% Script 2 for Week 2
% In the script below we use a rough implementation of the bisection algorithm to find a root of G=@(x) exp(x)-tan(x) on the interval [-4,-2.8].
% This is the kind of thing you do when you are designing the pieces of a finished algorithm. Think of it like designing a machine. You get the wheels and axle working together, then the frame and body, then you put them together. Nothing complicated gets designed "all at once."
% Copy the whole block and past it into a command window and hit return. Think about it till you understand every part and its function.
%***************************************
clear % clear all variables
xr=-2.8; % initial right boundary
xl=-4; % initial left boundary
for j=1:100 % starts a loop: j counts the cuts
xc=(xl+xr)/2; % calculate midpoint
fc=exp(xc)-tan(xc); % calculates function
if fc>0 xl=xc; % move left boundary if fc pos
else xr=xc; % move right boundary if fc not pos
end % ends this "if"
if abs(fc)<10^(-5) break % quits the j-loop if this "if" condition met
end % ends this "if"
end % ends the j-loop
xc % print the value of the root.
fc % print the value of the function.
j % print number of steps
%***********************************
% Below we use the incremental search algorithm (provided) from the text. It locates intervals that contain sign changes of a function, so if the function is continuous at least one root is in each such interval. You would use this to localize one root to a small-ish interval and then use other methods to find it more precisely.
(Carefully examine this and also the next two function m-files as you use them.)
% narargin is the number of arguments input by the user. This script assigns default values to important parameters if the user doesn't want to specify them.
% This script can miss zeros w/o sign change and catch discontinuities with sign change
G=@(x) exp(x)-tan(x)
incsearch(G,-20,-1)
%***********************************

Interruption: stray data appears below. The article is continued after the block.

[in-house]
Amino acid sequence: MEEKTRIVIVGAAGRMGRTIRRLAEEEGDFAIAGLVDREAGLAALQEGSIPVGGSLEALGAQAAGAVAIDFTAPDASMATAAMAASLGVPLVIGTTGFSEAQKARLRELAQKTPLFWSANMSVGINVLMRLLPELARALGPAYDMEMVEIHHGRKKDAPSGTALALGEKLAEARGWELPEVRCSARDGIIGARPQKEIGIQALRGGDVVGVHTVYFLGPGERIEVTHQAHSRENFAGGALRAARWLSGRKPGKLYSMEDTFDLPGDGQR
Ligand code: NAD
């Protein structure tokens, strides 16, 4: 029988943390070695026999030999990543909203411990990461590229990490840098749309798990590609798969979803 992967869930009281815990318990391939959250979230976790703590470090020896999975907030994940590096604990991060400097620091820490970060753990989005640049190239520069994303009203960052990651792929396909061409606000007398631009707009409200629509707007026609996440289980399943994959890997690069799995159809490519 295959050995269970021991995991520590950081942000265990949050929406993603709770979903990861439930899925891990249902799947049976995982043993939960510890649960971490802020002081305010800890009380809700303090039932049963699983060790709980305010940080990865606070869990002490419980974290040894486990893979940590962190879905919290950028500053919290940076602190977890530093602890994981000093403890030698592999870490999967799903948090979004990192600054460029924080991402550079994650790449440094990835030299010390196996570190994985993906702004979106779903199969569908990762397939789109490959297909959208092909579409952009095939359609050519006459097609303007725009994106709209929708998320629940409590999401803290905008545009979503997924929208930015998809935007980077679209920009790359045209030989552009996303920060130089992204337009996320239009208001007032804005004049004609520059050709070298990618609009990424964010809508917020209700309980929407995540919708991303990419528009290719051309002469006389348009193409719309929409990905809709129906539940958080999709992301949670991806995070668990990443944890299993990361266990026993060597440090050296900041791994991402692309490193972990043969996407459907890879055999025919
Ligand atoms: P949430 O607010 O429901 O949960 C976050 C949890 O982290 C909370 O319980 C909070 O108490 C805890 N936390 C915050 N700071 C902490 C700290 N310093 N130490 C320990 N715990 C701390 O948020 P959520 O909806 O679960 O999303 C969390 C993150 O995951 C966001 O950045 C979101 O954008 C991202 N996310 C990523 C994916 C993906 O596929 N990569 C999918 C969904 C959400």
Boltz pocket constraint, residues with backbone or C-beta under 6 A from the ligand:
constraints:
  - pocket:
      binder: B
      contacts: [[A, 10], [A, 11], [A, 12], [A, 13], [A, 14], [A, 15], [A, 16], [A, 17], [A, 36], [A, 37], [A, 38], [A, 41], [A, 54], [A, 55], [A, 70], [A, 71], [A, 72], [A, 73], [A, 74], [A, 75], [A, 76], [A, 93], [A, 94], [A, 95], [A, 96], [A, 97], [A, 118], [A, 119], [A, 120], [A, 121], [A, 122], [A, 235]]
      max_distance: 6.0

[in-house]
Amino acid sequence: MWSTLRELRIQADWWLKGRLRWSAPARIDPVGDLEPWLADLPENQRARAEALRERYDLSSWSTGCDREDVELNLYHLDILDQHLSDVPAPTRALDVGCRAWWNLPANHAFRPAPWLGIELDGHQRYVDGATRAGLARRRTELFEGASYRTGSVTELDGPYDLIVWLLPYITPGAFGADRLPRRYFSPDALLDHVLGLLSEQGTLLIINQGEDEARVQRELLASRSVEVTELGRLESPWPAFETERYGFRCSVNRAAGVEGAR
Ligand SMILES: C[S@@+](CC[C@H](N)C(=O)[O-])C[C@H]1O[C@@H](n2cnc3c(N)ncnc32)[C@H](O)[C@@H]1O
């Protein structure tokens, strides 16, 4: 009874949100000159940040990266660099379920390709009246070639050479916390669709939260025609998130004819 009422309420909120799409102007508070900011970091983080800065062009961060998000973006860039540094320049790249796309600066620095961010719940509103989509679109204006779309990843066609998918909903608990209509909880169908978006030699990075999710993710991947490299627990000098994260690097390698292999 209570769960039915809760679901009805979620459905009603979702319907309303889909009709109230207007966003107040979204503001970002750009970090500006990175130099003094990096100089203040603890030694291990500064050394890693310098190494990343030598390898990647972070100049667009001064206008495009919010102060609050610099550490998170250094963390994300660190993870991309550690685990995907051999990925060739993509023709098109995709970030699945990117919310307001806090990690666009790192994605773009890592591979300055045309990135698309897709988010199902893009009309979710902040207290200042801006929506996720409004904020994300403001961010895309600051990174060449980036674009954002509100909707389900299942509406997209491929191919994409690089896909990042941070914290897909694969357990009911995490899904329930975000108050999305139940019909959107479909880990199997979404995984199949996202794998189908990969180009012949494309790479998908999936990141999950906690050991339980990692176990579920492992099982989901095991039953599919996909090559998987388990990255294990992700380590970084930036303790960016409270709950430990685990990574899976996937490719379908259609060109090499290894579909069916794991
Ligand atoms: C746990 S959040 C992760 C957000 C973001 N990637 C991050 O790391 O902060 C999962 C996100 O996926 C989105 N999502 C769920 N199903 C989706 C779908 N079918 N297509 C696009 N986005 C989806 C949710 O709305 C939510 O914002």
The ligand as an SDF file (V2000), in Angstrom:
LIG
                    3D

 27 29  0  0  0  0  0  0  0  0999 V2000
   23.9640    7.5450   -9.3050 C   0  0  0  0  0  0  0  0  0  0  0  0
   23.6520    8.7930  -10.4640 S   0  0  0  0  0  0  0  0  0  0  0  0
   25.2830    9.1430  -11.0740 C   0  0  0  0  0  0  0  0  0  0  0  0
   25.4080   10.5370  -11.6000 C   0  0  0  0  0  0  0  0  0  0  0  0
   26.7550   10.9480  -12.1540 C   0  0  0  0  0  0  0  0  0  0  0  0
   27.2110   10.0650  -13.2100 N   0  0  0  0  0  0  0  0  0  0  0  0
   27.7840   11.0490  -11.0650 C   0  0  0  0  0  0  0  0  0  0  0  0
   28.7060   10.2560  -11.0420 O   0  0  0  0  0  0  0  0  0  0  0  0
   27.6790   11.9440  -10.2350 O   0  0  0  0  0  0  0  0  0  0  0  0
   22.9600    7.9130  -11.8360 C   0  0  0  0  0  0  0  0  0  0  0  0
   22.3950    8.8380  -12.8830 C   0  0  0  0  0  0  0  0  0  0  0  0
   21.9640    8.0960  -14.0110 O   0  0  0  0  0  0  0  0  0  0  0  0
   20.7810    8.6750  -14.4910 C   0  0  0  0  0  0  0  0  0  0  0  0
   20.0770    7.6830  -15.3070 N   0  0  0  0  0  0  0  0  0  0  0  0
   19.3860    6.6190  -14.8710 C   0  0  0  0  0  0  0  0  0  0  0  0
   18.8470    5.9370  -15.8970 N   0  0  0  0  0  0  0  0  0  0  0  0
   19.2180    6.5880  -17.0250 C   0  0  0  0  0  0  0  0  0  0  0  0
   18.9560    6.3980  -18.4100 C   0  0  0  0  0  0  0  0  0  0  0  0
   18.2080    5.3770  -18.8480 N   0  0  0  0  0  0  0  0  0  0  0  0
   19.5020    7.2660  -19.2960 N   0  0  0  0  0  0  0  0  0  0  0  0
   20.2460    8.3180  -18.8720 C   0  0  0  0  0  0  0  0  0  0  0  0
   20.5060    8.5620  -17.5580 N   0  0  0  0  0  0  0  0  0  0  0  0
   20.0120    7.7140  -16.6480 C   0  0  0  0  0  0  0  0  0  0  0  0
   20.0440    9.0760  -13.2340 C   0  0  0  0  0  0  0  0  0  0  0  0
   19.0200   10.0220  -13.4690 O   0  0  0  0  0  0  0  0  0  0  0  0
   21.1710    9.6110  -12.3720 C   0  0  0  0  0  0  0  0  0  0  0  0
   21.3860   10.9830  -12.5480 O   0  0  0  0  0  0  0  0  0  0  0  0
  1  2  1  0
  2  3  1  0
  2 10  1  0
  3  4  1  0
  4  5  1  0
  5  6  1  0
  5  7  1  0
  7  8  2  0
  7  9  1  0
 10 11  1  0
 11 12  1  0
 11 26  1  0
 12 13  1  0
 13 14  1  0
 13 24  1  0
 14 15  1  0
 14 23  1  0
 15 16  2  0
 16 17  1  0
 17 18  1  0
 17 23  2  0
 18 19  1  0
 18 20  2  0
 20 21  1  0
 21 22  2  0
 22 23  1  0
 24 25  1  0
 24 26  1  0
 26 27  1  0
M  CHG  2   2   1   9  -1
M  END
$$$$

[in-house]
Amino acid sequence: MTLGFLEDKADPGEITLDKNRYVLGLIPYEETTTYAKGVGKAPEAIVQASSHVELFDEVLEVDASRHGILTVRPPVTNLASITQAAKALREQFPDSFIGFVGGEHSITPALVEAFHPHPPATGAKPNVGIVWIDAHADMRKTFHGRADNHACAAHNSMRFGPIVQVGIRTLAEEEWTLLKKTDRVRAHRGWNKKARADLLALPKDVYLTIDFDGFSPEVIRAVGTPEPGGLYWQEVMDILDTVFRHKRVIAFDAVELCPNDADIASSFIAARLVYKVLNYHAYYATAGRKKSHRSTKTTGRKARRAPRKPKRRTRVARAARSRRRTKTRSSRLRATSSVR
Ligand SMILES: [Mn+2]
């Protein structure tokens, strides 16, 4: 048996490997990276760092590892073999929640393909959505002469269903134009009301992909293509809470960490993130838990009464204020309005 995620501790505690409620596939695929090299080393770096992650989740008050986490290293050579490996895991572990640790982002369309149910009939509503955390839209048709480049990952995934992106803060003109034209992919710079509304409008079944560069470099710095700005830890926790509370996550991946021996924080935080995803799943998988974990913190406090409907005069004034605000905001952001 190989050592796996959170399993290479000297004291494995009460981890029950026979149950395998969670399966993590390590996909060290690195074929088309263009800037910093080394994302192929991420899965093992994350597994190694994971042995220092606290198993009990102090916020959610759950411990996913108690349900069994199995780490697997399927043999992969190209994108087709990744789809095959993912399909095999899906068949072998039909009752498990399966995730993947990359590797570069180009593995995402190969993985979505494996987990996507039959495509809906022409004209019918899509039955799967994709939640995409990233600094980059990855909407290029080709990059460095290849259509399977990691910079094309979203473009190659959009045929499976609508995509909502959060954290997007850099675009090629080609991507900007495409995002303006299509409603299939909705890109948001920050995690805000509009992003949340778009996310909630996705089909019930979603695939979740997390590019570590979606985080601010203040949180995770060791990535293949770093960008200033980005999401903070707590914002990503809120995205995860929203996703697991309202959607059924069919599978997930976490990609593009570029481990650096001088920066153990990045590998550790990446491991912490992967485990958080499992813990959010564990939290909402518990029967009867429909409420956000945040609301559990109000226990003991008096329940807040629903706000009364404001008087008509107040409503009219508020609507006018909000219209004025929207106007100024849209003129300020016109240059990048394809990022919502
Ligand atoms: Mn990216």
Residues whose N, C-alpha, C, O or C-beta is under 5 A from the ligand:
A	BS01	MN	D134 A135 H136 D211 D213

% Below we use the bisection algorithm function from the text.
% varargin is a cell array (note curly brackets) that contains additional parameters that may be required. In this case these additional parameters are values that might be required by the function "func." Usually there are none and varargin is empty.
bisect(G,-4,-2.4)
%****************************************
% The false position algorithm has identical form with bisect with just a single line replaced:
% xr = (xl + xu)/2;
% is replaced by
% xr=xu-func(xu,varargin{:})*(xl-xu)/( func(xl,varargin{:})-func(xu,varargin{:} ) );
% In false position, xr is the x-axis intercept of the straight line connecting
% the point (xl, func(xl,varargin{:}) ) to (xu, func(xu,varargin{:}) ).
% Below we use a Newton-Raphson algorithm implementation.
% It is essentially Newton's method with tweaks.
%****************************************
H=@(x) exp(x)-tan(x);
dH=@(x) exp(x)-(sec(x)).^2;
[root,ea,iter]=newtraph(H,dH,1)
% fzero and optimset are highly optimized and flexible built-in root finding tools. The format is:
% [x,fx]=fzero(function, x0,options,p1,p2,...) or
% [x,fx]=fzero(function, x0,[],p1,p2,...)
options=optimset('display','iter');
[x,fx]=fzero(@(x) x^10-1,0.5, options)
G=@(x) exp(x)-tan(x)
[x,fx]=fzero(G,-3, options)
fzero(G,-3)
[x,fx]=fzero(G,-3)
format long
x
format short
% playing with polynomials
x=roots([1,0,-4])
c=poly(x)
flip(c)
polyval(c,0)
t=-1:.1:1;
y=polyval(c,t);
plot(t,y)
conv([1,-1],[1,1])
deconv([1,0,-4],[1,-2])
[a,b]=deconv([1,0,-4],[1,1])
% Below we calculate quotient and remainder: (x^3-4*x^2-x+6)/(x^2-x-1)
[a,b]=deconv([1,-4, -1, 6],[1,-1,-1])
b+conv([1,-1,-1],a)
% So .... multiplying and doing polynomial long division can be (should be) done by MATLAB.